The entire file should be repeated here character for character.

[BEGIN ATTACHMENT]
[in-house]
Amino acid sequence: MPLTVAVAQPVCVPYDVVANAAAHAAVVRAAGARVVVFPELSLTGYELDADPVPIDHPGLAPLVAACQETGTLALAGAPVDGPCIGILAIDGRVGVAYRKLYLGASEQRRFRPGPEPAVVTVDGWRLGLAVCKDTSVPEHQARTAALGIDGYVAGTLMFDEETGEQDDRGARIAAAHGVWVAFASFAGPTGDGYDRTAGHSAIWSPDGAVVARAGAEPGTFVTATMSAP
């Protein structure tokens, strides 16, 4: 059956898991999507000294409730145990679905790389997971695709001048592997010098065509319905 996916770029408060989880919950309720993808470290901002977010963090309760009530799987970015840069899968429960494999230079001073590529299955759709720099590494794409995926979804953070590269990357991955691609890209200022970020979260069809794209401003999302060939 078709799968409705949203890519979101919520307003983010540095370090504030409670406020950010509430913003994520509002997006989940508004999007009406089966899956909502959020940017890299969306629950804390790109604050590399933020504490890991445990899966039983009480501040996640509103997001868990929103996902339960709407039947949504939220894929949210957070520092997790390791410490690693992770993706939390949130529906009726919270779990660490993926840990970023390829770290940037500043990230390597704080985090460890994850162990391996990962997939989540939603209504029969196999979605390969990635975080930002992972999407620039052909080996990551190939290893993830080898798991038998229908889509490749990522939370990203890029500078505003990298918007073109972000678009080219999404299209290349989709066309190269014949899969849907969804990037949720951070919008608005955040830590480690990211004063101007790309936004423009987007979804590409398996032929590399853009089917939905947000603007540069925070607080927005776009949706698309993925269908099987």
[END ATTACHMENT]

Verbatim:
[in-house]
Amino acid sequence: MPLTVAVAQPVCVPYDVVANAAAHAAVVRAAGARVVVFPELSLTGYELDADPVPIDHPGLAPLVAACQETGTLALAGAPVDGPCIGILAIDGRVGVAYRKLYLGASEQRRFRPGPEPAVVTVDGWRLGLAVCKDTSVPEHQARTAALGIDGYVAGTLMFDEETGEQDDRGARIAAAHGVWVAFASFAGPTGDGYDRTAGHSAIWSPDGAVVARAGAEPGTFVTATMSAP
């Protein structure tokens, strides 16, 4: 059956898991999507000294409730145990679905790389997971695709001048592997010098065509319905 996916770029408060989880919950309720993808470290901002977010963090309760009530799987970015840069899968429960494999230079001073590529299955759709720099590494794409995926979804953070590269990357991955691609890209200022970020979260069809794209401003999302060939 078709799968409705949203890519979101919520307003983010540095370090504030409670406020950010509430913003994520509002997006989940508004999007009406089966899956909502959020940017890299969306629950804390790109604050590399933020504490890991445990899966039983009480501040996640509103997001868990929103996902339960709407039947949504939220894929949210957070520092997790390791410490690693992770993706939390949130529906009726919270779990660490993926840990970023390829770290940037500043990230390597704080985090460890994850162990391996990962997939989540939603209504029969196999979605390969990635975080930002992972999407620039052909080996990551190939290893993830080898798991038998229908889509490749990522939370990203890029500078505003990298918007073109972000678009080219999404299209290349989709066309190269014949899969849907969804990037949720951070919008608005955040830590480690990211004063101007790309936004423009987007979804590409398996032929590399853009089917939905947000603007540069925070607080927005776009949706698309993925269908099987």